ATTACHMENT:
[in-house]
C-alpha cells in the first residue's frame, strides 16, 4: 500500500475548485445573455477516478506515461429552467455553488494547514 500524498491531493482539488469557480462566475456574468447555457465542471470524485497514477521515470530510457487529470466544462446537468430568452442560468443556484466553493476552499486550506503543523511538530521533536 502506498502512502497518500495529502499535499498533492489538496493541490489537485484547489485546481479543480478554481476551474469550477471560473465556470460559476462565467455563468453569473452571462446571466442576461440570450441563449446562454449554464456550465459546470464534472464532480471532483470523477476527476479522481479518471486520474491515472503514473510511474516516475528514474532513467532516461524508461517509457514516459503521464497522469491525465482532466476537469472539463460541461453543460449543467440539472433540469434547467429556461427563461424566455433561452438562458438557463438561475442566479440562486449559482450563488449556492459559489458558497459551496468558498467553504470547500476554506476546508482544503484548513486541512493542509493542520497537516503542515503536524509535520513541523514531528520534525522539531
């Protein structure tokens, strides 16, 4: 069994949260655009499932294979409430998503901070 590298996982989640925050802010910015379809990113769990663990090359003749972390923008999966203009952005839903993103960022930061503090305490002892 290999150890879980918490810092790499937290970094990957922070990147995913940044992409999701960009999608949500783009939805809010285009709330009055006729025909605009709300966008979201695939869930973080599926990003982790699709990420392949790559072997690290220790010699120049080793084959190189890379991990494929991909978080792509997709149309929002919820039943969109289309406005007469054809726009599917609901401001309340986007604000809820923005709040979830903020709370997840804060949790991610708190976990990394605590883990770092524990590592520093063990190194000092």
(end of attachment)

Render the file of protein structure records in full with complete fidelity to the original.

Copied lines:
[in-house]
C-alpha cells in the first residue's frame, strides 16, 4: 500500500475548485445573455477516478506515461429552467455553488494547514 500524498491531493482539488469557480462566475456574468447555457465542471470524485497514477521515470530510457487529470466544462446537468430568452442560468443556484466553493476552499486550506503543523511538530521533536 502506498502512502497518500495529502499535499498533492489538496493541490489537485484547489485546481479543480478554481476551474469550477471560473465556470460559476462565467455563468453569473452571462446571466442576461440570450441563449446562454449554464456550465459546470464534472464532480471532483470523477476527476479522481479518471486520474491515472503514473510511474516516475528514474532513467532516461524508461517509457514516459503521464497522469491525465482532466476537469472539463460541461453543460449543467440539472433540469434547467429556461427563461424566455433561452438562458438557463438561475442566479440562486449559482450563488449556492459559489458558497459551496468558498467553504470547500476554506476546508482544503484548513486541512493542509493542520497537516503542515503536524509535520513541523514531528520534525522539531
């Protein structure tokens, strides 16, 4: 069994949260655009499932294979409430998503901070 590298996982989640925050802010910015379809990113769990663990090359003749972390923008999966203009952005839903993103960022930061503090305490002892 290999150890879980918490810092790499937290970094990957922070990147995913940044992409999701960009999608949500783009939805809010285009709330009055006729025909605009709300966008979201695939869930973080599926990003982790699709990420392949790559072997690290220790010699120049080793084959190189890379991990494929991909978080792509997709149309929002919820039943969109289309406005007469054809726009599917609901401001309340986007604000809820923005709040979830903020709370997840804060949790991610708190976990990394605590883990770092524990590592520093063990190194000092």